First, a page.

Charter for change?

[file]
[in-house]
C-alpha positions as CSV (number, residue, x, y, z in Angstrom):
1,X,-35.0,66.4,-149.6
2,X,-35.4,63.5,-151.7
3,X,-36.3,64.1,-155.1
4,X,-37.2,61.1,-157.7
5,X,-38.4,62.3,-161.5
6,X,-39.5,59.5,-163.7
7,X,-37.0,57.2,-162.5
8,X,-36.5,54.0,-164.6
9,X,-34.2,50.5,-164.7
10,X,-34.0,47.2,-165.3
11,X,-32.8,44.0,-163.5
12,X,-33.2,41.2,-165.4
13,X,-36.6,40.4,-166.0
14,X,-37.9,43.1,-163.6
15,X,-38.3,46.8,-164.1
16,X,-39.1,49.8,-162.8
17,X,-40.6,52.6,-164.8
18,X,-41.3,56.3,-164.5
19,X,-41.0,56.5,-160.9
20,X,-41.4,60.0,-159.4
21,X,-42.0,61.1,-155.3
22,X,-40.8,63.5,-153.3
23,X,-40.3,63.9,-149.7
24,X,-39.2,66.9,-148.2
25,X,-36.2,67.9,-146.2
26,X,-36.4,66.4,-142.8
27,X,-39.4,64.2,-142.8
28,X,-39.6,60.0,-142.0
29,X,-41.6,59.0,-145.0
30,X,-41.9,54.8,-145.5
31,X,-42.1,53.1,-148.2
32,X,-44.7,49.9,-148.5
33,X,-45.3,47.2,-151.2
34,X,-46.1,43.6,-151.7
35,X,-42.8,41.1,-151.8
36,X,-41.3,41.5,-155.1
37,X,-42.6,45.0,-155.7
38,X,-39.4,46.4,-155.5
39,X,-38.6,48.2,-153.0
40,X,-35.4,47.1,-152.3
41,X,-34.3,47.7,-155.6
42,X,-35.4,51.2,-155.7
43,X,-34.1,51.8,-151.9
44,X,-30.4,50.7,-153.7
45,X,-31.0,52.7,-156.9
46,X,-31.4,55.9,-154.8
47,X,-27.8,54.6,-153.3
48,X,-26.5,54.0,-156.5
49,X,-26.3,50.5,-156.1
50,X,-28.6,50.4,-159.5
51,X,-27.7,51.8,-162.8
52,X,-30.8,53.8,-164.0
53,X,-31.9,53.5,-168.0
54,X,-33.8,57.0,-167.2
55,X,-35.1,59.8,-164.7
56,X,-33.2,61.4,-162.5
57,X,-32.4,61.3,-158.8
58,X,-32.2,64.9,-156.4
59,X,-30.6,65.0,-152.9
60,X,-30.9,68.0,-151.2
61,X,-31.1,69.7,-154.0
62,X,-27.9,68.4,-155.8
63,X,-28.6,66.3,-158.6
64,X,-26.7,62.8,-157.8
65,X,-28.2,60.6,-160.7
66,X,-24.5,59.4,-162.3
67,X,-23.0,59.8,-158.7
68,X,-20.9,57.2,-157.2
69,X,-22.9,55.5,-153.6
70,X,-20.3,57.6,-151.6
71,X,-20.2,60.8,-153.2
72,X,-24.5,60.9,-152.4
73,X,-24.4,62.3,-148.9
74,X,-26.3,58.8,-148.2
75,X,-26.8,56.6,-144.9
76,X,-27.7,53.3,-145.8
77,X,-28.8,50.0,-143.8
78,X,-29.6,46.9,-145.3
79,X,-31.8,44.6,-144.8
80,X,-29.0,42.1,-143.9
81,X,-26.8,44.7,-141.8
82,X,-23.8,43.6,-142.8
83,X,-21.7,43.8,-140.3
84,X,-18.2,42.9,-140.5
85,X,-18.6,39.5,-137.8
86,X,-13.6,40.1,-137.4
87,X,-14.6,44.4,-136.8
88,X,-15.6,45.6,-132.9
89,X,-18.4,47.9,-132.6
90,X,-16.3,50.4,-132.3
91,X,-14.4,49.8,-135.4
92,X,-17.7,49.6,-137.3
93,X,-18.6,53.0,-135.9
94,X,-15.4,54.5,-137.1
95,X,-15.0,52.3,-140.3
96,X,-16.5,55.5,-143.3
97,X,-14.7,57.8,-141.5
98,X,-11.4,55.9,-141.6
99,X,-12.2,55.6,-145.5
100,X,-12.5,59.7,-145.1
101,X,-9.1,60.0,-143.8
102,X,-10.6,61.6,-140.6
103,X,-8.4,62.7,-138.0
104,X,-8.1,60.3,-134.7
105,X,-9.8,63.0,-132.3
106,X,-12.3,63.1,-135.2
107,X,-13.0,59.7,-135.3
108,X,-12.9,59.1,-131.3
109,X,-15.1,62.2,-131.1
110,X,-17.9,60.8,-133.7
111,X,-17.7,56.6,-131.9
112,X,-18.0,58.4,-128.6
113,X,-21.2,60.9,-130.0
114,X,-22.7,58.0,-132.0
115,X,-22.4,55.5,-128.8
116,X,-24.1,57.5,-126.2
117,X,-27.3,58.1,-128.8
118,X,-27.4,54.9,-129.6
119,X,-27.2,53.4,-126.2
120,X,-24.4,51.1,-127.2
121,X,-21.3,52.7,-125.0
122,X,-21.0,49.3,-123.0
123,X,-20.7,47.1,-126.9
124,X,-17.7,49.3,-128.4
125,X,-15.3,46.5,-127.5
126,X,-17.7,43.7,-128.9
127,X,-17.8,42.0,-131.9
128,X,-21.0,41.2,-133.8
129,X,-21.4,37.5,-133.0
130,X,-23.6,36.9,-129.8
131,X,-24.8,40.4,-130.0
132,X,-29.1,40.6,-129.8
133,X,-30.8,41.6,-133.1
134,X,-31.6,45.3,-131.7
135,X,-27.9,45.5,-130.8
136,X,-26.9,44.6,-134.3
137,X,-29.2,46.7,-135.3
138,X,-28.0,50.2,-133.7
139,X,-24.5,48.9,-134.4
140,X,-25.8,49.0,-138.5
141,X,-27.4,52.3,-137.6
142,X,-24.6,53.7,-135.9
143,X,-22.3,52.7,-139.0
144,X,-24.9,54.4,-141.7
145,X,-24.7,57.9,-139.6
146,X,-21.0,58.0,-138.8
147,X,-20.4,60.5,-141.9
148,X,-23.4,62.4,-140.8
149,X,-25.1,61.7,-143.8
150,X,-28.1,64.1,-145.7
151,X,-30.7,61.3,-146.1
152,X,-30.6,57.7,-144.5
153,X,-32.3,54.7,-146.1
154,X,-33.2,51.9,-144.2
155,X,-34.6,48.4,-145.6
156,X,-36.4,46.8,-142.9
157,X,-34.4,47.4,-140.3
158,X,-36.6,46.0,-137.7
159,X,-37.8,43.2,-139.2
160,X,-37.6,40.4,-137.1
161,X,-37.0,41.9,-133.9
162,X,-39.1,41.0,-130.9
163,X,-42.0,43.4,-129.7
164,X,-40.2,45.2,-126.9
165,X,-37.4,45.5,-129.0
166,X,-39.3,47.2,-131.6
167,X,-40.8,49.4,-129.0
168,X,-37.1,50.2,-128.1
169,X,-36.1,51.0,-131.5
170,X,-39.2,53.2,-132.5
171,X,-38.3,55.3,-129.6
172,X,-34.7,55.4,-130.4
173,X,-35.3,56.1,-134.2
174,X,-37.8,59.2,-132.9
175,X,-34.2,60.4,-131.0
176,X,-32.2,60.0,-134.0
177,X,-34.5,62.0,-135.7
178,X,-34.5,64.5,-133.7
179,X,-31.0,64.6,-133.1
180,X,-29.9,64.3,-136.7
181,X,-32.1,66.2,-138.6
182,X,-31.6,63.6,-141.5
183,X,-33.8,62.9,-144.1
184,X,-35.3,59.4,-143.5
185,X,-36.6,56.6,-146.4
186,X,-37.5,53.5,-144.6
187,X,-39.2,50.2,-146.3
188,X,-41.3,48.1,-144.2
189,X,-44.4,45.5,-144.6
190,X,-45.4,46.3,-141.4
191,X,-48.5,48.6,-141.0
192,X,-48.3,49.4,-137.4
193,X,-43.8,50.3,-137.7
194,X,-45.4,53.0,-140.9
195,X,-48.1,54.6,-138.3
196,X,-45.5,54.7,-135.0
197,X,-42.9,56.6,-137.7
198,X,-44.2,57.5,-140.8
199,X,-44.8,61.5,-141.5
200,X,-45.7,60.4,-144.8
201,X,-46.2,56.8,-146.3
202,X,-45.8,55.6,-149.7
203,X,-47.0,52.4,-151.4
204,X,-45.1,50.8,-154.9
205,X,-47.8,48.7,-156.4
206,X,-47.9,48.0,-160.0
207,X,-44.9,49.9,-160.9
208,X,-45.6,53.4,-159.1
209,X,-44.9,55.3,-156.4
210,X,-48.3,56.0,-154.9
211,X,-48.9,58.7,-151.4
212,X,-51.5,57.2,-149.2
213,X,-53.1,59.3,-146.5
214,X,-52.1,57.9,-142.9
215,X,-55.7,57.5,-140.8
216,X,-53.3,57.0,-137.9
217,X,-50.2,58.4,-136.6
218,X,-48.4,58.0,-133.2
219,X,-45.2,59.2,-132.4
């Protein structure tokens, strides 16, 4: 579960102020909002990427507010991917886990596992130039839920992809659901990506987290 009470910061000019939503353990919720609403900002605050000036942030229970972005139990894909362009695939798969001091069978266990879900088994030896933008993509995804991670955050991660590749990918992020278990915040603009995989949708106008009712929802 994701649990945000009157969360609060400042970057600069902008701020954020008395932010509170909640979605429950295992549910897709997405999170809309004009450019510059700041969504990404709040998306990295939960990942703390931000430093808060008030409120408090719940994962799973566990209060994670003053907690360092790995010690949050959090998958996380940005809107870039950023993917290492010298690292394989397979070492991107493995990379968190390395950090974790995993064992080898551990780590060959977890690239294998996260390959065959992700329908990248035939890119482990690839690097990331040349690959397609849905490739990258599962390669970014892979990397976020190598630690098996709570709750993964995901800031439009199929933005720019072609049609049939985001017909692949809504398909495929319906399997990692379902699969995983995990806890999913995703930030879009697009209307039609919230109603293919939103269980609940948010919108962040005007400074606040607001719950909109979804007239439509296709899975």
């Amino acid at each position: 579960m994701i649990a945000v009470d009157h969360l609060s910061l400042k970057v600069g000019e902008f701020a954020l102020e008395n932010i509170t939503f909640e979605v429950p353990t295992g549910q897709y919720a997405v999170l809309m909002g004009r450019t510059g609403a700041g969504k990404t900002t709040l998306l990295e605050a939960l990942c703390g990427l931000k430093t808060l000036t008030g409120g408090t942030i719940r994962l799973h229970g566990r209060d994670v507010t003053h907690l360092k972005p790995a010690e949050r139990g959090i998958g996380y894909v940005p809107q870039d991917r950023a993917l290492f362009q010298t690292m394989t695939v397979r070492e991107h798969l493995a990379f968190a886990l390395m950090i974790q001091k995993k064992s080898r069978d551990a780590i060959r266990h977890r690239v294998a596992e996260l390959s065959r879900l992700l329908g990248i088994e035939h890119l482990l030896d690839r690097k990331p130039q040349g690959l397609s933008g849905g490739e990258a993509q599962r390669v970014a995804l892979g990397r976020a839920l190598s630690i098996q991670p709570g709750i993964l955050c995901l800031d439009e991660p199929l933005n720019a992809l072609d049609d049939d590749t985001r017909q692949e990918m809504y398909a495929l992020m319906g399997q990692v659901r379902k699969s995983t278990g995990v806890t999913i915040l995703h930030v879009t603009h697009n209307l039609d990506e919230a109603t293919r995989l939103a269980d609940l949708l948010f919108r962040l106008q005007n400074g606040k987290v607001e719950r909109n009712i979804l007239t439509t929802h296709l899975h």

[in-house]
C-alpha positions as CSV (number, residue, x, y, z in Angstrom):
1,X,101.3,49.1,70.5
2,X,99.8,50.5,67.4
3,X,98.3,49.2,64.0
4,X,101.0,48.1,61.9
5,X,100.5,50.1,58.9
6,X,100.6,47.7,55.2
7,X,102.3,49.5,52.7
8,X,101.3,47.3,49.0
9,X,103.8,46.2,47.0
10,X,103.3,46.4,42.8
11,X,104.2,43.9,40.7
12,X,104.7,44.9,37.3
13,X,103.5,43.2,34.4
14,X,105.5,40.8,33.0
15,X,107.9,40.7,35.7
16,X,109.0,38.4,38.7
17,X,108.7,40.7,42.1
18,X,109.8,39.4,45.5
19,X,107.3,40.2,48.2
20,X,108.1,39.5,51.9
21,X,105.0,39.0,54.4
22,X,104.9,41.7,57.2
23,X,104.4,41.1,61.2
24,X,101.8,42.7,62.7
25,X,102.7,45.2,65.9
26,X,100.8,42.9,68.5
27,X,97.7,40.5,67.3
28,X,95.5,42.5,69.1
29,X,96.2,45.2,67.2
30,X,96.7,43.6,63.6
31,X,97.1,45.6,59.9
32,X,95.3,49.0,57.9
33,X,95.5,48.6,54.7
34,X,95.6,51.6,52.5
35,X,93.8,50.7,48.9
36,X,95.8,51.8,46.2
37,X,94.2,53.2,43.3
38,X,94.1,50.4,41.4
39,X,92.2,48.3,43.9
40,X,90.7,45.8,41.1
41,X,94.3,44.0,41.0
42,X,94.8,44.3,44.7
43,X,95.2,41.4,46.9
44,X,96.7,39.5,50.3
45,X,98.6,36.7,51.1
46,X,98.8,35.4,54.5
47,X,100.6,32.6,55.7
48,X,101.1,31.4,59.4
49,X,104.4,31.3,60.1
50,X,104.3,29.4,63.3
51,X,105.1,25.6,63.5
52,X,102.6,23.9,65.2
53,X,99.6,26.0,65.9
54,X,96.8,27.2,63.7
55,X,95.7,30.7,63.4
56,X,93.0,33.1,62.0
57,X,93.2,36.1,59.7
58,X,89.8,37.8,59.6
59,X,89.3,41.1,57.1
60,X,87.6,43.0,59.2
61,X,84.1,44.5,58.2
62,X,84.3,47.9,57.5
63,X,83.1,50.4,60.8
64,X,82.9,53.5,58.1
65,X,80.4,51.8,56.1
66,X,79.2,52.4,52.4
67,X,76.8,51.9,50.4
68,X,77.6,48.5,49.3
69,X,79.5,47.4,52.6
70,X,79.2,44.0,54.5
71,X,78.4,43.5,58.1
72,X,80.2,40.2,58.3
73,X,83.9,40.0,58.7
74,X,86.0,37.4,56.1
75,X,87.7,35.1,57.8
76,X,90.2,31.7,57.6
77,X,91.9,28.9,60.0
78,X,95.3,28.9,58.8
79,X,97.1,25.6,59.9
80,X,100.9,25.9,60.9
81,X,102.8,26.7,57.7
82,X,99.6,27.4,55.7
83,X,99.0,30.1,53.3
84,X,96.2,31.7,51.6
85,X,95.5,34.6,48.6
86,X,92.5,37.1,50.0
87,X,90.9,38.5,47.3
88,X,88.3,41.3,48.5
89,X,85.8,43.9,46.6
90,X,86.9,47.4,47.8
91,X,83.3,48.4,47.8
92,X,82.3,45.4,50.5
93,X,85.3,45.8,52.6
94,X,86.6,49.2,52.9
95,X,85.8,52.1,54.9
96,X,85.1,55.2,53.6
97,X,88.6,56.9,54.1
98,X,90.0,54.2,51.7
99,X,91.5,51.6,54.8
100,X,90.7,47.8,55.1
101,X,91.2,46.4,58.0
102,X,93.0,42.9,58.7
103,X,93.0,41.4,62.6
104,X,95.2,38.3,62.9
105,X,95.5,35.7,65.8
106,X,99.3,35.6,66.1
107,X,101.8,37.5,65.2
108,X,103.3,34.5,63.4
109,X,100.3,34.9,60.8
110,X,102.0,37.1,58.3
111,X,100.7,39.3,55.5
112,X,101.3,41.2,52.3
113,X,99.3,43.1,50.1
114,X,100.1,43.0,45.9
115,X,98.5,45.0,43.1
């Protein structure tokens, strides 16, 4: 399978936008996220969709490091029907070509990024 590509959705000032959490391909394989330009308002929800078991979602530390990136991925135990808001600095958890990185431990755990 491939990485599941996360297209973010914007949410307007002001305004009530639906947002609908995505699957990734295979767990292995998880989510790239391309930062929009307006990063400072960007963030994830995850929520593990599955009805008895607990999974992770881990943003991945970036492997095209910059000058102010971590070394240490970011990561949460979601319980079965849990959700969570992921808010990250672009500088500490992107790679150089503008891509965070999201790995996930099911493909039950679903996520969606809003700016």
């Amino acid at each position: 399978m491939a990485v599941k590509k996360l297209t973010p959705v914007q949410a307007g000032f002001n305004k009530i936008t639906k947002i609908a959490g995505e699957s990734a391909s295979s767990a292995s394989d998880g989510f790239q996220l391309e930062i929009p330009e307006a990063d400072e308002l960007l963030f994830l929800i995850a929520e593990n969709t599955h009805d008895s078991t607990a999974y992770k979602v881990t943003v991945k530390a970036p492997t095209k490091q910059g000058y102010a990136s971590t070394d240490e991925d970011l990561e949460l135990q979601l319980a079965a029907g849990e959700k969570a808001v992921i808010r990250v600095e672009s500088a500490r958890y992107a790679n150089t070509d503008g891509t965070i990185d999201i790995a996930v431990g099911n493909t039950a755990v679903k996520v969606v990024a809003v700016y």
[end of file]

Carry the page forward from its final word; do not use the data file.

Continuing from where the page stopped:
The government appears ready to use all means at its disposal during the pre-election period, heralded by Prime Minister Costas Simitis at the last session of his party’s central committee, and is handing out a whole range of benefits, appointments and measures to protect citizens from widespread profiteering, as well as intensifying government propaganda. And to cap it all is the imminent Convergence Charter. Of course, the major problems our country is currently facing cannot be solved using a charter which Simitis is preparing under pre-election pressure. Greece does not primarily need a series of «measures» and «commitments.» Indeed, the main problems faced by this country have come about because, during its 20-year membership of the European Union, PASOK never took the trouble to draw up a long-term program for economic and social development. And it cannot now quickly flesh out a credible program to change the unfavorable climate in which it has to operate in the runup to the elections. Since Greece joined the EU in 1981, there has been debate about a major national shake-up, since 1996 a so-called reformist movement has dominated the political scene, and Greece has assumed more responsibilities since entering the eurozone in 2000. But during all this time, there has never been any serious debate about the need for a program for long-term efficiency… And the charter anxiously being prepared by the prime minister is unlikely to change very much.